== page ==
We are in the third decade of a modern gold rush to mine corporate data. As multidimensional data analysis (MDA) continues to accelerate, the hunt has intensified to find new “seams” to explore.
For event planners, 2017's dominant narrative has focused on collecting and analyzing data. Visit any event related blog (ours included) and you will find a bunch of articles prostelyzing the neccisity of taking a data-driven attitude, typical to digital marketing, and applying it to event management.
An Example of Flexible Thinking
New York City’s High Line is a walking path on the eastern edge of Manhattan, both sides lined with sumptuous green gardens, and raised roughly three stories above street level, providing a unique view of the city streets below. It is one of the 21st century’s best examples of flexible thinking. For around fifty years, the High Line was a rusting, disused train track, part of a line that was no longer connected to the city’s transit system, and by all accounts an eyesore. Now it is one of New York’s best-loved parks, and a perfect analogy for the way good event planners think.
This past week, in Neocon’s Architectural Principals talk, I was told that pictures look more interesting when they are grouped in odd numbers. The more pictures you hang, the more this is true.
Considering groups of pictures indivisible by two, “more interesting”, seems like an error in rational thinking. But, I can see how larger groups of pictures can work together in drawing our attention. Every picture contains an idea, which can be rearranged and combined with the ideas from the other pictures, making the total experience more stimulating. So, we decided to apply the many picture concept to our blog in an effort ideas and your events stay novel. Please enjoy 13 entirely random yet memorable ways you can improve your next event.
The Drawbacks of Event Marketing (Or So They Say)
Event marketing is the single best way to generate qualified leads. So, why isn’t it utilized more? Traditionally, measuring the outcome of events the way one would with digital marketing has been difficult, making it challenging to determine their return on investment. This lack of clarity has made them a less popular option in the face of digital channels which provide precise measurements for judging success.
Why Data Delivers More Than Fads.
5 Simple Ideas That Prove It.
When it comes to events, it is easy to be distracted by the latest shiny object. While no event planner wants to be without the latest cool idea at a critical event, the bigger risk is building your plan around a dud. With that in mind we’ll cover 5 data-backed ideas that will deliver the wow factor you desire without the headaches.
It’s generally agreed that the moment you turn 35 years of age you are too old for Snapchat. And here you thought 40 was the new 50.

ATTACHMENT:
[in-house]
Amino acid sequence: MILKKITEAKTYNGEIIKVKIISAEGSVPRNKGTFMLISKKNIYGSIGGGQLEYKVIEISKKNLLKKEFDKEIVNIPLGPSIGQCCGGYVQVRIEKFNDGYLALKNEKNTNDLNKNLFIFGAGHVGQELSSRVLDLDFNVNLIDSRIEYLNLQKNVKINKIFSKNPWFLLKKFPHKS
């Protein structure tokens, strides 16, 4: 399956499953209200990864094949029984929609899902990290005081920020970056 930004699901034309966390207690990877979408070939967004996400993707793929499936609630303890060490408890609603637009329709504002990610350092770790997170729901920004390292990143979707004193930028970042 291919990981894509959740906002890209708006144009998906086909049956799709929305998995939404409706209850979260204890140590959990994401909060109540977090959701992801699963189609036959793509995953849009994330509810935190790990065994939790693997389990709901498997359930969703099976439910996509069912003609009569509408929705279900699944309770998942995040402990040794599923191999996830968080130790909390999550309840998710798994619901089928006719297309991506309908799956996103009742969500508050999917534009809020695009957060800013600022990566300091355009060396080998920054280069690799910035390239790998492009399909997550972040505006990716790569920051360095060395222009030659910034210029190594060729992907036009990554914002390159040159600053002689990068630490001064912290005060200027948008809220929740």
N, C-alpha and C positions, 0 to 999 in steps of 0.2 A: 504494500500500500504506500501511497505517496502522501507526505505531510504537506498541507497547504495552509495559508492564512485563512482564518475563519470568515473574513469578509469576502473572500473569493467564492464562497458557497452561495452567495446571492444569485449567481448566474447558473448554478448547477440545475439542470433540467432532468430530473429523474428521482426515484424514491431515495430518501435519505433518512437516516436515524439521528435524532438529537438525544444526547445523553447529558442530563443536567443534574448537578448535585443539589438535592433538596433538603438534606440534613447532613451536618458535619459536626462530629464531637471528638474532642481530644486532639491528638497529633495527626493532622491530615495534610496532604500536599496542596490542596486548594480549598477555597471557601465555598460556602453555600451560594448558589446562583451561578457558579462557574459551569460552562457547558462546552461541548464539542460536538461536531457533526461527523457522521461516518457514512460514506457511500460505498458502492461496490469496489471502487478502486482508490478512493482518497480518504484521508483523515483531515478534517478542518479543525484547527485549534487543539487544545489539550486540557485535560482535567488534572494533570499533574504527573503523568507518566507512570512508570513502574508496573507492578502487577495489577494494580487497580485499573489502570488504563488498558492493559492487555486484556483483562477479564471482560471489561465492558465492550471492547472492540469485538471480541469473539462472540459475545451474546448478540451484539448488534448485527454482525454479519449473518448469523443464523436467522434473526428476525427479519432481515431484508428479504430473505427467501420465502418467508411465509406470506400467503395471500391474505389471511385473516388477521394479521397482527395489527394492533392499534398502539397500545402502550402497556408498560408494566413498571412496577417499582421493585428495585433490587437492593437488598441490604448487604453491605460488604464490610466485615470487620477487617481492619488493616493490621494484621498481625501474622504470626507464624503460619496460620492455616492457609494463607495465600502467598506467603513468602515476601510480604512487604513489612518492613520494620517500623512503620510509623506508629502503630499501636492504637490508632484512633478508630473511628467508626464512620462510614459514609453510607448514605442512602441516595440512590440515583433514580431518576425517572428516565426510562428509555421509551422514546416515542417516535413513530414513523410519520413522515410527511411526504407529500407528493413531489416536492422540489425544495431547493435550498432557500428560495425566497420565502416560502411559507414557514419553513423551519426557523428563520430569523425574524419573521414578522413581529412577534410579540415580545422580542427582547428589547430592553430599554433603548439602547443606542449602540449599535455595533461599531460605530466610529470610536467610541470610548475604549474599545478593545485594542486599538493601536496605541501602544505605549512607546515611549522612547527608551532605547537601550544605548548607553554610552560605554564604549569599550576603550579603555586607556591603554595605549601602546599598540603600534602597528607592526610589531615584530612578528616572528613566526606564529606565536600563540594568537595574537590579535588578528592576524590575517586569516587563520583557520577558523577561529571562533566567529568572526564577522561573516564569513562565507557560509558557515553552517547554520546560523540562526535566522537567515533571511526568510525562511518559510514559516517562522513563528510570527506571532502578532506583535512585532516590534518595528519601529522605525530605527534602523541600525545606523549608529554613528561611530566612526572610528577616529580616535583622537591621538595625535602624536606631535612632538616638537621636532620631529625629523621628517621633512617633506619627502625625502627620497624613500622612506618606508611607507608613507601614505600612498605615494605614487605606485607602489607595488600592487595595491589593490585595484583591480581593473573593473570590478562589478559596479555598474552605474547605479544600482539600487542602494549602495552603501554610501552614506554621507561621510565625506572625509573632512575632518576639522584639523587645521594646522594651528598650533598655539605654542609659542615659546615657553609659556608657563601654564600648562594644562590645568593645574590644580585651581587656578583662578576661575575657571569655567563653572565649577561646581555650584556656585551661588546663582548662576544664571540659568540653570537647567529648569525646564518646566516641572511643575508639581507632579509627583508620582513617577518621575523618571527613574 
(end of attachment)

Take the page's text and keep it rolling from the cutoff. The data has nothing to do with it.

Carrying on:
At G2Planet having a HQ in Silicon Valley and an office in ice-cold Minnesota keeps us more centered about these things. If anything, we prefer to exploit every new technology like marauding Vikings — using only what works and jettisoning what doesn’t. Which brings us back to Snapchat.
There’s an acronym going around Silicon Valley these days that simply means “Fear Of Missing Out” or FOMO. It’s how an entire army of social media and tech specialists tap into our insecurities about missing out on the essential things in life. No, you don’t need social media to keep this from happening, but that’s not how your average attendee sees it.
If you are fond of visiting State Fairs then you are familiar with the “Carnival Barker.” We are talking about the slightly-tatty person that stands in front of the latest stomach churning attraction and invites you in. Unless they grab you by the collar and yank you into line you probably walk past them.
Unless you see something irresistible.
The same rules apply to your tradeshow booth. It’s not who shouts the loudest in the booth that gets the people into your space, but how your brand looks, feels, acts, shouts and yes, even feeds your potential passers-by.
Many of today’s best managers look at event planning as an “ecosystem” to remain agile. As shows splinter into segmented events and meet-ups morph quickly into “must-attends,” managing the churn requires that a planner pull more than one rabbit out of a single hat.
While an eco“system” can keep the magic alive what is really required today is a stack.
The event marketing industry has no shortage of experts to guide purchasing decisions. On a micro-economic level the industry is currently saturated with enough cloud-based vendors and platforms to reduce risks of making “bad” decisions in the near future.
What differentiates an enterprise decision — or multi-event, multi-location — from proprietary, single event or meeting planning is that the future matters. The technology adapted at the enterprise level must remain agile, modular and most of all extensible enough to accommodate a fickle business landscape. It needs to fit seamlessly into your marketing stack, it needs to play easily with marketing automation systems and must not become a boat anchor when the technology tides shift.
Imagine this scene at your next event. The floor activity is electric. People are swapping the latest technologies, the registration booth is abuzz and smart cards are being swiped to capture new leads every second. You smile and realize that this is the kind of “productive pandemonium” that only a skilled event planner can appreciate.